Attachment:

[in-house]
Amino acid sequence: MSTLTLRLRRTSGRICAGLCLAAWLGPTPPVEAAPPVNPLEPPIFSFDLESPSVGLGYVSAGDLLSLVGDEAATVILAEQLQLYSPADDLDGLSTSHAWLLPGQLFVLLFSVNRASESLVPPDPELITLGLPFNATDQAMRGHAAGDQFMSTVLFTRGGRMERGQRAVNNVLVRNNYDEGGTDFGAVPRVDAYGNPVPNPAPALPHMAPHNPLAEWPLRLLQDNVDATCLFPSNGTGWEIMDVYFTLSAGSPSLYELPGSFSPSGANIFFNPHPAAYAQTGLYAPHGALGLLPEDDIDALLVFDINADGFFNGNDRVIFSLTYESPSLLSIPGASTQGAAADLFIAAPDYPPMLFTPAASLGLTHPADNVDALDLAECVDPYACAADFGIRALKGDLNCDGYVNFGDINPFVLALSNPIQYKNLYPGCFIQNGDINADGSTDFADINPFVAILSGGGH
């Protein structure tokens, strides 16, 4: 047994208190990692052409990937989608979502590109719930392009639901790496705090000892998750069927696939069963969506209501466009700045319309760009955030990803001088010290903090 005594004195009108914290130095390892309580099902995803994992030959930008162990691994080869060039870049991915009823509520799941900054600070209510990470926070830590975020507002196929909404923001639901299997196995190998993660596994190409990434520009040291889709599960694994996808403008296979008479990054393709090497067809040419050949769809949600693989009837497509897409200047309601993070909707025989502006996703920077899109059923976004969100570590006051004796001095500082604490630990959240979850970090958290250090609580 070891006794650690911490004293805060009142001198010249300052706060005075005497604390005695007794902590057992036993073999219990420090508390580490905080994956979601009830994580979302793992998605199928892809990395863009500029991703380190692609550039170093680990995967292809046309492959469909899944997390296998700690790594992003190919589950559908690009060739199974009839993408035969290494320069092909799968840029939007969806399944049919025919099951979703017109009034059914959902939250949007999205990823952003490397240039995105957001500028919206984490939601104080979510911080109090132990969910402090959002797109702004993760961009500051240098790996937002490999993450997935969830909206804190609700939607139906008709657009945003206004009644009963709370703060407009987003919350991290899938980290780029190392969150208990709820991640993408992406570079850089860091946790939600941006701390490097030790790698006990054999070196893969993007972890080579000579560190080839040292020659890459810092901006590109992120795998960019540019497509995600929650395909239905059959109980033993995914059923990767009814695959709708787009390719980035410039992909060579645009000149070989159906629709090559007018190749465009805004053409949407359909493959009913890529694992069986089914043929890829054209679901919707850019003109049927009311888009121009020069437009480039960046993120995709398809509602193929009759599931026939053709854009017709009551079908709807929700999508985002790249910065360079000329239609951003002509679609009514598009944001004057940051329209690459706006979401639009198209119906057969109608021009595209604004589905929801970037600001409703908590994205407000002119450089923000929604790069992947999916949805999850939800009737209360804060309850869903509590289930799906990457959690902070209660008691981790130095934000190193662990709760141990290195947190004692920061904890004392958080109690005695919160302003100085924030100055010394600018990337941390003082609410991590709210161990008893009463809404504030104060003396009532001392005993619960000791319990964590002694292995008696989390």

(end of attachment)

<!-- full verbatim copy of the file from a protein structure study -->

[in-house]
Amino acid sequence: MSTLTLRLRRTSGRICAGLCLAAWLGPTPPVEAAPPVNPLEPPIFSFDLESPSVGLGYVSAGDLLSLVGDEAATVILAEQLQLYSPADDLDGLSTSHAWLLPGQLFVLLFSVNRASESLVPPDPELITLGLPFNATDQAMRGHAAGDQFMSTVLFTRGGRMERGQRAVNNVLVRNNYDEGGTDFGAVPRVDAYGNPVPNPAPALPHMAPHNPLAEWPLRLLQDNVDATCLFPSNGTGWEIMDVYFTLSAGSPSLYELPGSFSPSGANIFFNPHPAAYAQTGLYAPHGALGLLPEDDIDALLVFDINADGFFNGNDRVIFSLTYESPSLLSIPGASTQGAAADLFIAAPDYPPMLFTPAASLGLTHPADNVDALDLAECVDPYACAADFGIRALKGDLNCDGYVNFGDINPFVLALSNPIQYKNLYPGCFIQNGDINADGSTDFADINPFVAILSGGGH
């Protein structure tokens, strides 16, 4: 047994208190990692052409990937989608979502590109719930392009639901790496705090000892998750069927696939069963969506209501466009700045319309760009955030990803001088010290903090 005594004195009108914290130095390892309580099902995803994992030959930008162990691994080869060039870049991915009823509520799941900054600070209510990470926070830590975020507002196929909404923001639901299997196995190998993660596994190409990434520009040291889709599960694994996808403008296979008479990054393709090497067809040419050949769809949600693989009837497509897409200047309601993070909707025989502006996703920077899109059923976004969100570590006051004796001095500082604490630990959240979850970090958290250090609580 070891006794650690911490004293805060009142001198010249300052706060005075005497604390005695007794902590057992036993073999219990420090508390580490905080994956979601009830994580979302793992998605199928892809990395863009500029991703380190692609550039170093680990995967292809046309492959469909899944997390296998700690790594992003190919589950559908690009060739199974009839993408035969290494320069092909799968840029939007969806399944049919025919099951979703017109009034059914959902939250949007999205990823952003490397240039995105957001500028919206984490939601104080979510911080109090132990969910402090959002797109702004993760961009500051240098790996937002490999993450997935969830909206804190609700939607139906008709657009945003206004009644009963709370703060407009987003919350991290899938980290780029190392969150208990709820991640993408992406570079850089860091946790939600941006701390490097030790790698006990054999070196893969993007972890080579000579560190080839040292020659890459810092901006590109992120795998960019540019497509995600929650395909239905059959109980033993995914059923990767009814695959709708787009390719980035410039992909060579645009000149070989159906629709090559007018190749465009805004053409949407359909493959009913890529694992069986089914043929890829054209679901919707850019003109049927009311888009121009020069437009480039960046993120995709398809509602193929009759599931026939053709854009017709009551079908709807929700999508985002790249910065360079000329239609951003002509679609009514598009944001004057940051329209690459706006979401639009198209119906057969109608021009595209604004589905929801970037600001409703908590994205407000002119450089923000929604790069992947999916949805999850939800009737209360804060309850869903509590289930799906990457959690902070209660008691981790130095934000190193662990709760141990290195947190004692920061904890004392958080109690005695919160302003100085924030100055010394600018990337941390003082609410991590709210161990008893009463809404504030104060003396009532001392005993619960000791319990964590002694292995008696989390």